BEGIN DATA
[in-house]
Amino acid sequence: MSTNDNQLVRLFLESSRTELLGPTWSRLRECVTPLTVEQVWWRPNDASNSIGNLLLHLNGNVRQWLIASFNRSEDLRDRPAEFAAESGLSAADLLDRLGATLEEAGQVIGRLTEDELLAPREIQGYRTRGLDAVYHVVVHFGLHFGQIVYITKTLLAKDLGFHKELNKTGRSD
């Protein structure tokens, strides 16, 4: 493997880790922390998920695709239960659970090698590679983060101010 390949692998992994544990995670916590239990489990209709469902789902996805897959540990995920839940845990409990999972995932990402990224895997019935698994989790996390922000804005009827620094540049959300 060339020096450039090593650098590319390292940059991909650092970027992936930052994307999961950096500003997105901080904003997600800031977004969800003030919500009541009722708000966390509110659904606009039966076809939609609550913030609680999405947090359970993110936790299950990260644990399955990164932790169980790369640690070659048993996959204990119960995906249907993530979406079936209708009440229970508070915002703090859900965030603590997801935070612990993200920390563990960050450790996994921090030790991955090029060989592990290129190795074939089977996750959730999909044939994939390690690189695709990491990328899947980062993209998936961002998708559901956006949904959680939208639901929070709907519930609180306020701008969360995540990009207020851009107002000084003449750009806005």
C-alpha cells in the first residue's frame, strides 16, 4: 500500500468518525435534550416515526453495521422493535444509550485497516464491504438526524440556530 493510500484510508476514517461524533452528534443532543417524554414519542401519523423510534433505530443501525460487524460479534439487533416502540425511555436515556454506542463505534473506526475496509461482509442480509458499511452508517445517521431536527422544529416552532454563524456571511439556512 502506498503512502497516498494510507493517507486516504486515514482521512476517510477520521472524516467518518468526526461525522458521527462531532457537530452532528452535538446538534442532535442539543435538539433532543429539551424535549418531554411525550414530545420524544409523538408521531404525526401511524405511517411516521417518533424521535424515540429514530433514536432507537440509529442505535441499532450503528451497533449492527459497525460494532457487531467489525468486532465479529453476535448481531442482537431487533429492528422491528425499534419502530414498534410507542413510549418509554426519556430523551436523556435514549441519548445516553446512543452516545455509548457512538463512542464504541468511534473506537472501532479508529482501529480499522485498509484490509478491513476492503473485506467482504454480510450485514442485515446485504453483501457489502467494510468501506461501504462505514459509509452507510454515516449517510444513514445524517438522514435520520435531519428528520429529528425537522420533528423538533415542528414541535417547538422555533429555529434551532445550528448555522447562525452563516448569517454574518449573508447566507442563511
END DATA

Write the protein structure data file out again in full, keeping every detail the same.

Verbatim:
[in-house]
Amino acid sequence: MSTNDNQLVRLFLESSRTELLGPTWSRLRECVTPLTVEQVWWRPNDASNSIGNLLLHLNGNVRQWLIASFNRSEDLRDRPAEFAAESGLSAADLLDRLGATLEEAGQVIGRLTEDELLAPREIQGYRTRGLDAVYHVVVHFGLHFGQIVYITKTLLAKDLGFHKELNKTGRSD
């Protein structure tokens, strides 16, 4: 493997880790922390998920695709239960659970090698590679983060101010 390949692998992994544990995670916590239990489990209709469902789902996805897959540990995920839940845990409990999972995932990402990224895997019935698994989790996390922000804005009827620094540049959300 060339020096450039090593650098590319390292940059991909650092970027992936930052994307999961950096500003997105901080904003997600800031977004969800003030919500009541009722708000966390509110659904606009039966076809939609609550913030609680999405947090359970993110936790299950990260644990399955990164932790169980790369640690070659048993996959204990119960995906249907993530979406079936209708009440229970508070915002703090859900965030603590997801935070612990993200920390563990960050450790996994921090030790991955090029060989592990290129190795074939089977996750959730999909044939994939390690690189695709990491990328899947980062993209998936961002998708559901956006949904959680939208639901929070709907519930609180306020701008969360995540990009207020851009107002000084003449750009806005």
C-alpha cells in the first residue's frame, strides 16, 4: 500500500468518525435534550416515526453495521422493535444509550485497516464491504438526524440556530 493510500484510508476514517461524533452528534443532543417524554414519542401519523423510534433505530443501525460487524460479534439487533416502540425511555436515556454506542463505534473506526475496509461482509442480509458499511452508517445517521431536527422544529416552532454563524456571511439556512 502506498503512502497516498494510507493517507486516504486515514482521512476517510477520521472524516467518518468526526461525522458521527462531532457537530452532528452535538446538534442532535442539543435538539433532543429539551424535549418531554411525550414530545420524544409523538408521531404525526401511524405511517411516521417518533424521535424515540429514530433514536432507537440509529442505535441499532450503528451497533449492527459497525460494532457487531467489525468486532465479529453476535448481531442482537431487533429492528422491528425499534419502530414498534410507542413510549418509554426519556430523551436523556435514549441519548445516553446512543452516545455509548457512538463512542464504541468511534473506537472501532479508529482501529480499522485498509484490509478491513476492503473485506467482504454480510450485514442485515446485504453483501457489502467494510468501506461501504462505514459509509452507510454515516449517510444513514445524517438522514435520520435531519428528520429529528425537522420533528423538533415542528414541535417547538422555533429555529434551532445550528448555522447562525452563516448569517454574518449573508447566507442563511